Today Barbados TODAY investigations revealed that an official of the brokerage firm that has sourced insurers for the BIDC for almost a decade was only last year appointed to the same BIDC in a very senior position. Efforts to reach the broker/BIDC official were unsuccessful.
Efforts also to reach Inniss and his legal representatives in the United States tonight were unsuccessful.
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Members of the public are asked to note that the offices of the High and
Magistrates’ Courts will remain open on Friday, October 18, while the courts will close at 12:30 p.m., to facilitate members of the legal fraternity paying tribute to their departed colleagues.
On that day, the Supreme and Magistrates’ Courts of Barbados and members of
the Bar will pay tribute to the late Sir John Connell, Q.C.; the late Woodbine Davis, Q.C.; and the late Marva Clarke, during a special sitting of the Supreme Court of Judicature in Court No. 1 at 2:30 p.m.
Persons are asked to conduct their business accordingly.
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There has been a reduction in the number of children confined at the Government
Industrial School as Government seeks to bring about change to the way they are dealt with by the criminal justice system in Barbados.
Minister of Home Affairs, Edmund Hinkson, revealed that the number of boys and girls confined at the child penal institution had fallen from between 50 and 60, to 31 over the last 17 months. That, he said, was a total of 16 girls and 15 boys.
In addition, he also disclosed that he gave early release to eight children who
were sentenced to the institution for offences such as refractory behavior, wandering, breach of probation and assault.
In such cases, he explained, the children were sentenced to three-year terms, or,
in some cases, until their 18th birthday.
“This has provided one of the children with the opportunity to return to secondary
school, while two or three of them have been provided with employment opportunities,” he noted.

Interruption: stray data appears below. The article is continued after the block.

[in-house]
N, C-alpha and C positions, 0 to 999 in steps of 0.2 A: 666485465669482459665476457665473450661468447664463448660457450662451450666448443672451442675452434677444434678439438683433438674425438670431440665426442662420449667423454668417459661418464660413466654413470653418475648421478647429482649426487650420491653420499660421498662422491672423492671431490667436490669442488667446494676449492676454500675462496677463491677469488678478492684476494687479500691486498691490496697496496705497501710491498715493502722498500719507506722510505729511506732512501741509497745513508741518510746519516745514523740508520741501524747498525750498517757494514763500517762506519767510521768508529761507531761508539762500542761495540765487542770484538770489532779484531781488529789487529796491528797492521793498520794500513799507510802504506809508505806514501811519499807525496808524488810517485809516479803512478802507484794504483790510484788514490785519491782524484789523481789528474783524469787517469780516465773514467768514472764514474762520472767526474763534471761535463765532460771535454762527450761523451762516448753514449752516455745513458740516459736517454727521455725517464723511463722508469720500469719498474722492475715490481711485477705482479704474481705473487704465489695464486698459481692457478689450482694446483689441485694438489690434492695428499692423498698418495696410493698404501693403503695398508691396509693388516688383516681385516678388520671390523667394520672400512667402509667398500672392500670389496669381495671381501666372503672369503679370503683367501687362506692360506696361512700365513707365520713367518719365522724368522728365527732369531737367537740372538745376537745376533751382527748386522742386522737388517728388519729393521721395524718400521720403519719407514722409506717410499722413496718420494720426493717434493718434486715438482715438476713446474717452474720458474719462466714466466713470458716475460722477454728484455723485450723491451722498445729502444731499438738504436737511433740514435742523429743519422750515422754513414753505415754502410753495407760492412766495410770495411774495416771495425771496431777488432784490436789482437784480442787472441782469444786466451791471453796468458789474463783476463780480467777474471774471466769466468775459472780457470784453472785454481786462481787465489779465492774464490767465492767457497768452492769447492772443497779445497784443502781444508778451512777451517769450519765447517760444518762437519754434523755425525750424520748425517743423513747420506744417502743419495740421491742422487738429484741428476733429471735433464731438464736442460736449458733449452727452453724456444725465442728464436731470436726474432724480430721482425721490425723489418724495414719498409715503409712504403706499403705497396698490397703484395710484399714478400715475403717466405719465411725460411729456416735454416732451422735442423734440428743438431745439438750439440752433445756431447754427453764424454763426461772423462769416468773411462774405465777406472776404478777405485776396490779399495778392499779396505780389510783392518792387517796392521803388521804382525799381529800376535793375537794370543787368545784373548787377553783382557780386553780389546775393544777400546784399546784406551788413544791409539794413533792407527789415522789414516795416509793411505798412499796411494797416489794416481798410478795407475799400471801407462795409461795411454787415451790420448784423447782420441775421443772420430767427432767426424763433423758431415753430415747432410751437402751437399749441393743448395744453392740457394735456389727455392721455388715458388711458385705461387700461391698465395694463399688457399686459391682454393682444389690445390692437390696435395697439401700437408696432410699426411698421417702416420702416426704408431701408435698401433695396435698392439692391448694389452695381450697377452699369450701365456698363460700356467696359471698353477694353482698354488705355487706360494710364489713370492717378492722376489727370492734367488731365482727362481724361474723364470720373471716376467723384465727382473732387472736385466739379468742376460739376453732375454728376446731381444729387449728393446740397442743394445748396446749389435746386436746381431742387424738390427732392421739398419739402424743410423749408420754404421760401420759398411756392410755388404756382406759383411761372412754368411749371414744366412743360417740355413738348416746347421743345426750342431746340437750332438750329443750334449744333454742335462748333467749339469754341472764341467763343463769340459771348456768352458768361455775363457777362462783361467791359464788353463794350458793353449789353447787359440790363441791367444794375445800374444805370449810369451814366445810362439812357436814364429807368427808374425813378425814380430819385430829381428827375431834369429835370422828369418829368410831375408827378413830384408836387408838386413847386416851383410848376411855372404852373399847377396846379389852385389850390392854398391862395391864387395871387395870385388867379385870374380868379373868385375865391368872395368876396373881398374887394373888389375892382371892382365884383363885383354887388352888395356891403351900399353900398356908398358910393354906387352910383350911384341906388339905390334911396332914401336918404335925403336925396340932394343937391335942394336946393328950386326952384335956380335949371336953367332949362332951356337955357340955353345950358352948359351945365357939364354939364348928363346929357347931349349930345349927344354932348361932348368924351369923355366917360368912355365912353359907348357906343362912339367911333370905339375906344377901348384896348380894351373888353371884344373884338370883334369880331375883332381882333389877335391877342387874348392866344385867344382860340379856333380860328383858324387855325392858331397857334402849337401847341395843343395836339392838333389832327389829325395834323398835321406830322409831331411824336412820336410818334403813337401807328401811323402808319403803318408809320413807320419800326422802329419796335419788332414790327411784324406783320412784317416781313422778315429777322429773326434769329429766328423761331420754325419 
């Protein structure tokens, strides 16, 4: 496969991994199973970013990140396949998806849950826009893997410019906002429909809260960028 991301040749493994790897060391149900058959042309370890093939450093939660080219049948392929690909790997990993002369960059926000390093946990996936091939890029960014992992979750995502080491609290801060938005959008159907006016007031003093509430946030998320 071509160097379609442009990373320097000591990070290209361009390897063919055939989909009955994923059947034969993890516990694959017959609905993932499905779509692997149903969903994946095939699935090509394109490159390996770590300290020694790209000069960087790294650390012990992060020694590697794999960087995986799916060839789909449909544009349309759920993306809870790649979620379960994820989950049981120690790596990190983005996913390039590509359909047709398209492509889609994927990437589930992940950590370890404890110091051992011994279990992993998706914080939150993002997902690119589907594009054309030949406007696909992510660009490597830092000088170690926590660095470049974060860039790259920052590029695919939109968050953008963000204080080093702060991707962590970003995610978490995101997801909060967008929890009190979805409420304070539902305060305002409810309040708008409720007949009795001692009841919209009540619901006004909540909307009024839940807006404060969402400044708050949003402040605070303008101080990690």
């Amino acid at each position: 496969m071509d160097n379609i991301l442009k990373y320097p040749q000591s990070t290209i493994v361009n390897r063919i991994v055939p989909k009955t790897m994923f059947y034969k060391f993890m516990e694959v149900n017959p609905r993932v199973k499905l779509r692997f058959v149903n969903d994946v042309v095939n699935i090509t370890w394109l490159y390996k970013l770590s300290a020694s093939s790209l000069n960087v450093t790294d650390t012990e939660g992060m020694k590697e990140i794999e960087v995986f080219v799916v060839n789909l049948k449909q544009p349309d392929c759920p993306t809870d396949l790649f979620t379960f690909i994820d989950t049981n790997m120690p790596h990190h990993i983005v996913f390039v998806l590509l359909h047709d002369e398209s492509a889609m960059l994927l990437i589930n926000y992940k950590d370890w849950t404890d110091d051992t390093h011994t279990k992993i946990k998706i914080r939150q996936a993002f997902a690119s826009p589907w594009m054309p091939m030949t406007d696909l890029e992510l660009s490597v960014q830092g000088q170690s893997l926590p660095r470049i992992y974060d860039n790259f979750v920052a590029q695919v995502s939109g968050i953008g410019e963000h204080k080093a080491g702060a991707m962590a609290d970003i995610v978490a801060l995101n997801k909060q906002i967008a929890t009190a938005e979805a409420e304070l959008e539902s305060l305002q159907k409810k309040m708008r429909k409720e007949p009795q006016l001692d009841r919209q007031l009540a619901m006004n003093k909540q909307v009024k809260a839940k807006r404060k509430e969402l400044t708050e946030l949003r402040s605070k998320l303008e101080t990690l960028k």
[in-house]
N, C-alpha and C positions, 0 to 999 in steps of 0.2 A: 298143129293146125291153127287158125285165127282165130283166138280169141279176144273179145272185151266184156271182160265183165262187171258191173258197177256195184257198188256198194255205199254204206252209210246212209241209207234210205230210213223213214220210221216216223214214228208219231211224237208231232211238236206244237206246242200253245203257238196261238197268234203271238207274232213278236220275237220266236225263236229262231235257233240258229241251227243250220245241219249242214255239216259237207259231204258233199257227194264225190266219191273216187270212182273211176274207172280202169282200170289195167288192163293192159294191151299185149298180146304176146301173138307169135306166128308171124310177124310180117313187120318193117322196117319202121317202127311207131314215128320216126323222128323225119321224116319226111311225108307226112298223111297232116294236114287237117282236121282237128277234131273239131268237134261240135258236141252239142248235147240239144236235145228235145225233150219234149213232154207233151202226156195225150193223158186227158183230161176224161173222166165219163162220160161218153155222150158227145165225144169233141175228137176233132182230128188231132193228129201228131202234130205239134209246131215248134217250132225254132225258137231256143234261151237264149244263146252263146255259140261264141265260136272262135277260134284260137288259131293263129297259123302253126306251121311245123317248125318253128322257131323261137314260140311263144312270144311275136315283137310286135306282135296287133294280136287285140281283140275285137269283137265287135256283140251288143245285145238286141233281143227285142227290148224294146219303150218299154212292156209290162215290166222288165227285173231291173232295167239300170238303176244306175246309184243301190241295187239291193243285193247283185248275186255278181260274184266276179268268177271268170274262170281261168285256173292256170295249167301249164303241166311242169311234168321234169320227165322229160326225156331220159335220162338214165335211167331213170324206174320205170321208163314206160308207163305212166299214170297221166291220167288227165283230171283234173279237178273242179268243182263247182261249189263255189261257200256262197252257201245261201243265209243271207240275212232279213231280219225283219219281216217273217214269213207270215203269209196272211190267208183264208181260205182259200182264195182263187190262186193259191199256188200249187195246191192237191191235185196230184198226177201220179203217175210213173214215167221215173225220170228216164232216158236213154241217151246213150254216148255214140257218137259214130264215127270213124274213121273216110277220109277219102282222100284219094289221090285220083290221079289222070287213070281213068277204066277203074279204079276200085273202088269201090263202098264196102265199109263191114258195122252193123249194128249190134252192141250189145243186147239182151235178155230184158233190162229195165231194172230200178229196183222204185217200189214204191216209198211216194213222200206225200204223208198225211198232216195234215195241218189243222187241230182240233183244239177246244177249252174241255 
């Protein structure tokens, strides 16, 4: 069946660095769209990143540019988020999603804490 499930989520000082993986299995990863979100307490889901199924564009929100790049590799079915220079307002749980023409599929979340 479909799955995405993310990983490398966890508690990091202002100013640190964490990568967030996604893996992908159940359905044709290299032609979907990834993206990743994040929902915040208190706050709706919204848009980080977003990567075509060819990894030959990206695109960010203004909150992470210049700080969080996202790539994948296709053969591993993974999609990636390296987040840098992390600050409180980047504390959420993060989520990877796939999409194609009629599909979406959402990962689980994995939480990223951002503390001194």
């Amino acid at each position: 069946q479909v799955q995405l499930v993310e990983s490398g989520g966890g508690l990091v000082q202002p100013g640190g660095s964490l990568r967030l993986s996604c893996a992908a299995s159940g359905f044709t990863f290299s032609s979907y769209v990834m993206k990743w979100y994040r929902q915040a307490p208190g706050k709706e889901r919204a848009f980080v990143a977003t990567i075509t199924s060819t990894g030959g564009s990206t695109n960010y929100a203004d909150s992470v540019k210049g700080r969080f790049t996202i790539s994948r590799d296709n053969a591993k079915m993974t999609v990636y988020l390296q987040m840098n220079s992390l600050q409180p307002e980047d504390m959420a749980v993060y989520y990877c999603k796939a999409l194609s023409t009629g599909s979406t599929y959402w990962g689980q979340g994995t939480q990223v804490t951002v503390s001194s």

And, the Minister has given the undertaking to personally intercede on behalf of the other juveniles released and have them enrolled in Government’s YouthAdvance Corps programme.
Hinkson also Acting Attorney General, said these measures all formed part of
Government’s thrust to reform the way the children were dealt with by the criminal justice system.
He was seeking to clear the air following newspaper reports on the present status
of justice for children who found themselves in conflict with the criminal justice system and the need for reform of this area of the law.
The Minister said the changes fell under the Child Justice Bill, which was “noted”
by Cabinet in May, and expected to be debated by April next year.
Changes outlined by the Minister would also include the way matters involving children are dealt with by the magistrates’ court.
“Emphasis will be on diversion to enable the Court to remove the case from formal
judicial proceedings, and to consequently adopt informational procedures for punishment and rehabilitation of the child,” he disclosed.
This process, Hinkson explained, would also see a greater involvement of
probation officers in such matters and magistrates having more options outside of
confinement of the child to the Government Industrial School.
Such options would include a greater and earlier involvement of probation officers
in matters involving children, and Magistrates being able to impose community-based, restorative justice or correctional supervision as options.
The Minister added that going forward, the Court would also pay special attention
to cases where children accused of an offence did so to meet basic needs such as those for food and “warmth”.
In such matters, he explained, the magistrate would be “liberally empowered” to halt the initial inquiry into the criminal offence and deal with the issues relating to the child’s care and protection.
Hinkson also noted that under the revised Bill, a child awaiting trial after an initial inquiry will now be entitled to state-funded legal representation.
“The Cabinet wisely decided that such a revolutionary alteration of the present system requires detailed consideration on how best to implement and operationalize the Bill,” he stated.
He added that a sub-committee of the Cabinet was established to make
recommendations, with UNICEF providing expert advice free of cost to the Government.